The term political activism would seem, on the surface, to be relatively straightforward. Employed in casual conversation (certainly among those on the political Left), its implicit meanings encompass ideological commitment to social justice and equality issues, community-based outreach, organizing skills, and an unrelenting desire, as Andreana Clay suggests in her exciting new publication, to “do something for a cause” (176). With an array of prior examples and generations of models available for emulation, the common assumption when speaking of activism is that we simply know it when we see it.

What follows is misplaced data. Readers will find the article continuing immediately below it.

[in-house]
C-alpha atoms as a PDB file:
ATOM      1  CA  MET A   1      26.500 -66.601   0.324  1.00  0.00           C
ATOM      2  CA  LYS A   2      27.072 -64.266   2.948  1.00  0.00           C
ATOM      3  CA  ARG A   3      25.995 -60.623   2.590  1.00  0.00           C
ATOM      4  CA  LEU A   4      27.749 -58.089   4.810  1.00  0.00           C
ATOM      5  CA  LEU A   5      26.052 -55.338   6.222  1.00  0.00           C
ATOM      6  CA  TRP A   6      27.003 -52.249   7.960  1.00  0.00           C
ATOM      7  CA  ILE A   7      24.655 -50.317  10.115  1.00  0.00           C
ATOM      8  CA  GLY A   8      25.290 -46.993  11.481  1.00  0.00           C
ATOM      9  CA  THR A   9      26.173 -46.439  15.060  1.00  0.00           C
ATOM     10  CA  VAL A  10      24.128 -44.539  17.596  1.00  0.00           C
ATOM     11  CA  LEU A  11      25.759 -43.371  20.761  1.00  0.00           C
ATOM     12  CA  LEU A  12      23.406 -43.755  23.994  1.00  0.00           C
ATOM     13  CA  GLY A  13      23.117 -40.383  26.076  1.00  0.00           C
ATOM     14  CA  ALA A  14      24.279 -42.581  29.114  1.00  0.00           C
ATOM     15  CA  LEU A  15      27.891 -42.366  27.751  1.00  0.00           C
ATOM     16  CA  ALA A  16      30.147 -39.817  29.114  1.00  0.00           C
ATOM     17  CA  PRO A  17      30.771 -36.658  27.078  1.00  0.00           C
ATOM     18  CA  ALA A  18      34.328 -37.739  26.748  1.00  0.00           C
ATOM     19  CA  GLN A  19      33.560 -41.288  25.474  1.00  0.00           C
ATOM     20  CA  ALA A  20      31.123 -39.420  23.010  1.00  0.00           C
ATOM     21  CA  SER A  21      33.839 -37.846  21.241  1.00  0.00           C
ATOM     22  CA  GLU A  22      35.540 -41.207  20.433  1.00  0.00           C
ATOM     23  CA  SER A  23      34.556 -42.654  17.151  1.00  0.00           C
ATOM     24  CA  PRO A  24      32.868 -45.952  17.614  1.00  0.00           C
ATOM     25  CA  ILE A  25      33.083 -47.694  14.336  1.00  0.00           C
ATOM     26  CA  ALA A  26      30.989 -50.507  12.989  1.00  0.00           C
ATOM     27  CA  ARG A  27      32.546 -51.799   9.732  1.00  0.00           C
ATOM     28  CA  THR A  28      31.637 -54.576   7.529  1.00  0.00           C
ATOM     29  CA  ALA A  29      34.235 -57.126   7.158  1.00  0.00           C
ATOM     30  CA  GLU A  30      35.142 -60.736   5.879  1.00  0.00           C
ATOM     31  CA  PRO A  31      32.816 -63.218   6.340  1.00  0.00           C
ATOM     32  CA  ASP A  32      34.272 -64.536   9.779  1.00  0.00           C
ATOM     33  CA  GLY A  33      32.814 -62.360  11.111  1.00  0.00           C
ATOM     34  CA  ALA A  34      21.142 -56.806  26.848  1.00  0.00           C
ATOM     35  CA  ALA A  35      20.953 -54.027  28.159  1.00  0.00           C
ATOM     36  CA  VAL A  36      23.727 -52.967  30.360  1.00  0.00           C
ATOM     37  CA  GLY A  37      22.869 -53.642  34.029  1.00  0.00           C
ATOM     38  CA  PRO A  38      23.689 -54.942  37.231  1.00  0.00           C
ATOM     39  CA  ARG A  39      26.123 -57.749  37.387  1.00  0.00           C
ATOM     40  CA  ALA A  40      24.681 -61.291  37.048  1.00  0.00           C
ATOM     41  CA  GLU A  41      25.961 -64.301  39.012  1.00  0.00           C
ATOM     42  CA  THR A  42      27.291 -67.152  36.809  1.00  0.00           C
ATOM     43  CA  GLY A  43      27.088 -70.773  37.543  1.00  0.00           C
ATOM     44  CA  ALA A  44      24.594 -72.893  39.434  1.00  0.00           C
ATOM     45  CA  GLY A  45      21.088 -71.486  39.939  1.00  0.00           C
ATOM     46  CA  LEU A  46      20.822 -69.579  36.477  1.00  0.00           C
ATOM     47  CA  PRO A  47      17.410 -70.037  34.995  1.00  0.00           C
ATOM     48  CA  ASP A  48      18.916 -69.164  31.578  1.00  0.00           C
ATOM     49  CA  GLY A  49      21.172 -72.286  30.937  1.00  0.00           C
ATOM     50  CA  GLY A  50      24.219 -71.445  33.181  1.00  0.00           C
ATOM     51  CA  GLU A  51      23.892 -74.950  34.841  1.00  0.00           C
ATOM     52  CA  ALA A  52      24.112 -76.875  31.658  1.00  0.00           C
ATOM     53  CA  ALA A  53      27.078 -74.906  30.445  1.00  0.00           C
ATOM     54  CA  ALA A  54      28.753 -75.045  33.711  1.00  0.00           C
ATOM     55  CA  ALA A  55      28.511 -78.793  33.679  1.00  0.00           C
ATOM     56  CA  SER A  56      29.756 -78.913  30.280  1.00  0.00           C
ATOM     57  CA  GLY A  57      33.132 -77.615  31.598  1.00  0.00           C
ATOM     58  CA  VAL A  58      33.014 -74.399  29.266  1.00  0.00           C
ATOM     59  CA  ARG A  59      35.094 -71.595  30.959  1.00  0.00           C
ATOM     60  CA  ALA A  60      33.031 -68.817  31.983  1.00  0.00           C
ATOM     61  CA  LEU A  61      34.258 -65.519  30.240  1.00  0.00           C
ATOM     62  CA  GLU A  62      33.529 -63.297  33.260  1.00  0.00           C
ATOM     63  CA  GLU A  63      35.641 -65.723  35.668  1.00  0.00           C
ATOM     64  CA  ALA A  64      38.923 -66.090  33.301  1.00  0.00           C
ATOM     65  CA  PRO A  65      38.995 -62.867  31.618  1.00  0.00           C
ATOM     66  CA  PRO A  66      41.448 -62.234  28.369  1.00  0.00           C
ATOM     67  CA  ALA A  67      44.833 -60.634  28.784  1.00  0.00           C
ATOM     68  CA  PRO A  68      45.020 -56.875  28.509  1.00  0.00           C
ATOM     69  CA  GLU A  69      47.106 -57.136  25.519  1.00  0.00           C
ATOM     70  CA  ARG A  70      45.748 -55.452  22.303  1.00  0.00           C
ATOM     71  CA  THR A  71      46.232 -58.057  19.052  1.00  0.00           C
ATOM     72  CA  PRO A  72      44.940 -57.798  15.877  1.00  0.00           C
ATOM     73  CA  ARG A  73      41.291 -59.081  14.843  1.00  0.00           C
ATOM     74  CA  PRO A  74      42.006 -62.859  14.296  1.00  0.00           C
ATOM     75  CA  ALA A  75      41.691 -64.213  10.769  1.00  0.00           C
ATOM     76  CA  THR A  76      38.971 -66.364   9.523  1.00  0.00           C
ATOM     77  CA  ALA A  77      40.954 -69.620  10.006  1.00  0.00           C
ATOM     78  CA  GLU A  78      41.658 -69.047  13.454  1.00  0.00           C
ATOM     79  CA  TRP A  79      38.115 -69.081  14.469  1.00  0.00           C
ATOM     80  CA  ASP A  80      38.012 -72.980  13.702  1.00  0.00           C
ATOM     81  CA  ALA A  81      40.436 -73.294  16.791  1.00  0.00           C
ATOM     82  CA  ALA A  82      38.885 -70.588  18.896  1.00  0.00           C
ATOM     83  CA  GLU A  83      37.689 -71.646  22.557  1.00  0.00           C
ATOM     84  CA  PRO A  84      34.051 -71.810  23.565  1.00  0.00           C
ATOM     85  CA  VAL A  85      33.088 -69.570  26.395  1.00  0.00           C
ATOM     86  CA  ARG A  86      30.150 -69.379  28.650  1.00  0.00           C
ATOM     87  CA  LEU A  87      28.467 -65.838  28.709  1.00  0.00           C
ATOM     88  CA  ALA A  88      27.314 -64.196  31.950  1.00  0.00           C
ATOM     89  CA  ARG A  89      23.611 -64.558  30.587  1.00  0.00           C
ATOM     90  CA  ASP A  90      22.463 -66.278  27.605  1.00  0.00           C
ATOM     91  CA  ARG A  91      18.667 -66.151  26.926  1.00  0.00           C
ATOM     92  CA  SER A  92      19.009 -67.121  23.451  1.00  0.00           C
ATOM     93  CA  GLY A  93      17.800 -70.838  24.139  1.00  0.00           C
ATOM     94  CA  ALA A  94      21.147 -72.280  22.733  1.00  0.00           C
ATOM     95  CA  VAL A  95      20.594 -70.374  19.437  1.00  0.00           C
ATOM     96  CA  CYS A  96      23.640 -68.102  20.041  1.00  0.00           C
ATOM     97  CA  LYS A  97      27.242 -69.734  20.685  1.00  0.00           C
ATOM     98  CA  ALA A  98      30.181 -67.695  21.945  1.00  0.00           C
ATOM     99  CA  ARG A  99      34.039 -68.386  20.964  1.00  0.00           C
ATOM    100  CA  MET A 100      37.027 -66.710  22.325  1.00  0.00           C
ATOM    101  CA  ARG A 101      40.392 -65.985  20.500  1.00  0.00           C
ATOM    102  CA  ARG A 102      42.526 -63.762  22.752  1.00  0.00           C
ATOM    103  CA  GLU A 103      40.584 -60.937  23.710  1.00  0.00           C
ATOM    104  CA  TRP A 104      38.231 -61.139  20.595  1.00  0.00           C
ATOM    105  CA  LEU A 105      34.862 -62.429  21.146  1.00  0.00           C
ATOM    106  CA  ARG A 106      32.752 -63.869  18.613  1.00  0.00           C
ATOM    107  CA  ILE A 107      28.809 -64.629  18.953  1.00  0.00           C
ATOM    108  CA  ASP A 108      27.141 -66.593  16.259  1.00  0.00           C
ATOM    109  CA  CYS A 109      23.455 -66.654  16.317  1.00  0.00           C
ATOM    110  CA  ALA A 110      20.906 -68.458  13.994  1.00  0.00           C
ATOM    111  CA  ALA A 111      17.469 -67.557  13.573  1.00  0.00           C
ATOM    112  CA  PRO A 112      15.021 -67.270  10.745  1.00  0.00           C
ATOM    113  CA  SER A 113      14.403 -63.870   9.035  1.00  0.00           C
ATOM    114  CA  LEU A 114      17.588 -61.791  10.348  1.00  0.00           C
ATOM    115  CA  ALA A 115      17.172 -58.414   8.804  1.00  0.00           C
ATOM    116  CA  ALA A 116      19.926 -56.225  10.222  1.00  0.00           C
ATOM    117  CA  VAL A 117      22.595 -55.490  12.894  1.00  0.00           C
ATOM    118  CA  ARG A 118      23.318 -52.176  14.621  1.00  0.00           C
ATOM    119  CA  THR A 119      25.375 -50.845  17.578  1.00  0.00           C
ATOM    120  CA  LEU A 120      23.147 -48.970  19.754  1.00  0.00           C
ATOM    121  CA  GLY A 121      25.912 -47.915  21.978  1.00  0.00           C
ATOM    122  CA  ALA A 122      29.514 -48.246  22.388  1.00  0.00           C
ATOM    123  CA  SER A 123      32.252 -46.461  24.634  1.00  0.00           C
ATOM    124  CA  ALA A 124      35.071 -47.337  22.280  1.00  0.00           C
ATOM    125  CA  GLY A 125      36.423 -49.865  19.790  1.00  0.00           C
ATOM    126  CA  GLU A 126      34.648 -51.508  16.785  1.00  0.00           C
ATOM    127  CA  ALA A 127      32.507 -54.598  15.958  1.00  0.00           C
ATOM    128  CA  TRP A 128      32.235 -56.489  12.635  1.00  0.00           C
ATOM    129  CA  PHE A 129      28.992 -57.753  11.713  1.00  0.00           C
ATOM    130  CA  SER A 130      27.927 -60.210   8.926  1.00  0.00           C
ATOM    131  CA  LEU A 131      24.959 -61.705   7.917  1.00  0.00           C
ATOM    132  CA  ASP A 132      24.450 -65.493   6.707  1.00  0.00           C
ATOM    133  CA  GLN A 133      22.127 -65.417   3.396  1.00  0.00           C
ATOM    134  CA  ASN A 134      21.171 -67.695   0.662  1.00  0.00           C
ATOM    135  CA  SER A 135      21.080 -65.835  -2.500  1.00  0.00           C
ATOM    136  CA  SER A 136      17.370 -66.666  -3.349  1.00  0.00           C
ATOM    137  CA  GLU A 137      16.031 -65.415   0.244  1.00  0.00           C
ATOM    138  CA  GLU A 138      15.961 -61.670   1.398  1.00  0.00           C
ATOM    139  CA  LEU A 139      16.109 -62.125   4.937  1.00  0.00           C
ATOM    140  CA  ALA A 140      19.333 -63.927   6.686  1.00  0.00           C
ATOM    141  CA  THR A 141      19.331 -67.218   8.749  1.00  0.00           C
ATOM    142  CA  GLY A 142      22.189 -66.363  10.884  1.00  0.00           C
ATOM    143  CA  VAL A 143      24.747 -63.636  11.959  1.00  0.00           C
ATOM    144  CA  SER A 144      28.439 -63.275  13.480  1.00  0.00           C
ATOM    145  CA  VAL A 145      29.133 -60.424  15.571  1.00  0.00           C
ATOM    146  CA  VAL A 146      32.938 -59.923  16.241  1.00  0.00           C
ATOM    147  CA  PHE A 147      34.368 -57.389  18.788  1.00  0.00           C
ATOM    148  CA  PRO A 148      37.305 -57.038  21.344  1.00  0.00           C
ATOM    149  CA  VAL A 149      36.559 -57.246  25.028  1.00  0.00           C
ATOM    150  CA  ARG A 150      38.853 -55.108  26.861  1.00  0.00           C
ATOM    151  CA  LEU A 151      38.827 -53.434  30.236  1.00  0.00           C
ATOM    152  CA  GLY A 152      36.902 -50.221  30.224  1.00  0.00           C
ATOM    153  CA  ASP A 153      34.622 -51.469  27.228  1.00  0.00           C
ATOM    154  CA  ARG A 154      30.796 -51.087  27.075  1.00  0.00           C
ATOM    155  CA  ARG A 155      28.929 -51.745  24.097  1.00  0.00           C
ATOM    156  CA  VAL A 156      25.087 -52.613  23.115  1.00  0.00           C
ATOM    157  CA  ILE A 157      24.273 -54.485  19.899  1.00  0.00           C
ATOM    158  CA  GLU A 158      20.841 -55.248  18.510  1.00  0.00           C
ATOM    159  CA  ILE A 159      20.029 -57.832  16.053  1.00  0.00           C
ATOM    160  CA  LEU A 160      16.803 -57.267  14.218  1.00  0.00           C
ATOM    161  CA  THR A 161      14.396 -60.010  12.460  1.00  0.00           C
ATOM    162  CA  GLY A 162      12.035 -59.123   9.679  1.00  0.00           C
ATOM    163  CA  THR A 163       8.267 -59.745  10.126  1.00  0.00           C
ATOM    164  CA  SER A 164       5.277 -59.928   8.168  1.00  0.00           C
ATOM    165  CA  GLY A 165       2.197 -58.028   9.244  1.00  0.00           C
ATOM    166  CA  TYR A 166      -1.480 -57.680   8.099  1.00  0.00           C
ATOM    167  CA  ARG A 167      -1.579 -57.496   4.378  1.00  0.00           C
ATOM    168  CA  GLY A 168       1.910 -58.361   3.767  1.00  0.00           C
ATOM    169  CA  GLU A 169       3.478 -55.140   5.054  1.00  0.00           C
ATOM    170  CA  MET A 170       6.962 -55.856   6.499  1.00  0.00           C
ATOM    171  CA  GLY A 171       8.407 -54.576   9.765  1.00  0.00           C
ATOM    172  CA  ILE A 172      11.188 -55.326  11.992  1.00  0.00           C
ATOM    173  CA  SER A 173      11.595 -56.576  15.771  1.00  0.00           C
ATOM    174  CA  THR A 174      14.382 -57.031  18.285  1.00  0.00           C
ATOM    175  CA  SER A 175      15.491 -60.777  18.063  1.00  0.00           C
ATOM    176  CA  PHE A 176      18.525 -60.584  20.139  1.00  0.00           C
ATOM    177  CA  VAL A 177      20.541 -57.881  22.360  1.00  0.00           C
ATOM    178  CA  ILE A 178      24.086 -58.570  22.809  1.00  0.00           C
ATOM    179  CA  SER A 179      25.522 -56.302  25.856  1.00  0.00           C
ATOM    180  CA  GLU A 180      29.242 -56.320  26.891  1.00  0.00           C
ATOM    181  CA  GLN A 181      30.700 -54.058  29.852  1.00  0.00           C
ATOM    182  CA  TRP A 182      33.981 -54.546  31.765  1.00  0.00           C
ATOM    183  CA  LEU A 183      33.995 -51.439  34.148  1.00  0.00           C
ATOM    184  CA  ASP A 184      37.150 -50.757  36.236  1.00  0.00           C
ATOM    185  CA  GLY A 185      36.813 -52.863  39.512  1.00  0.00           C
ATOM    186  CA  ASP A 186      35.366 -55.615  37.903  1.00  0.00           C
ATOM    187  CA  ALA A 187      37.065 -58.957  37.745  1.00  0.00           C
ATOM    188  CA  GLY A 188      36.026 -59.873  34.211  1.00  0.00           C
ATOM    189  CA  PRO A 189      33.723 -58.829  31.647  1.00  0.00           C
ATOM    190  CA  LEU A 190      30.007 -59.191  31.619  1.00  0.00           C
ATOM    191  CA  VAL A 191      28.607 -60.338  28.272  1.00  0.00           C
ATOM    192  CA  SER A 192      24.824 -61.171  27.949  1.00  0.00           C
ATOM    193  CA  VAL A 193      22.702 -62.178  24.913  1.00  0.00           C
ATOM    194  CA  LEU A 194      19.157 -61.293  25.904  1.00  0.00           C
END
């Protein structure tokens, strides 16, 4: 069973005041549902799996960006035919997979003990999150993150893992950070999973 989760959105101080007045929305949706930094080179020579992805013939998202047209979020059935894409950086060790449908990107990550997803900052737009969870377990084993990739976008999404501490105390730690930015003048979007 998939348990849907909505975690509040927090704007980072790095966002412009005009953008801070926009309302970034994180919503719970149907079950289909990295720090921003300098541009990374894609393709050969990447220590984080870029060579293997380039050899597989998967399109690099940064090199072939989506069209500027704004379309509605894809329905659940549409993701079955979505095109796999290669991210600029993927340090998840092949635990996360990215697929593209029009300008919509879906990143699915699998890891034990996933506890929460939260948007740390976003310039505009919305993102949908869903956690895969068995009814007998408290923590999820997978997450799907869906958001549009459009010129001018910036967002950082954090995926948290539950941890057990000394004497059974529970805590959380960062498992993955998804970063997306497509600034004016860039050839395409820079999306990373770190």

In her eminently accessible book The Hip-Hop Generation Fights Back: Youth, Activism, and Post–Civil Rights Politics, Andreana Clay revisits the concept of activism, critically engaging the commonplace assumptions about what it is and how contemporary sociopolitical conditions require distinct community organizing practices. Clay, an associate professor of sociology, based her project on two years...

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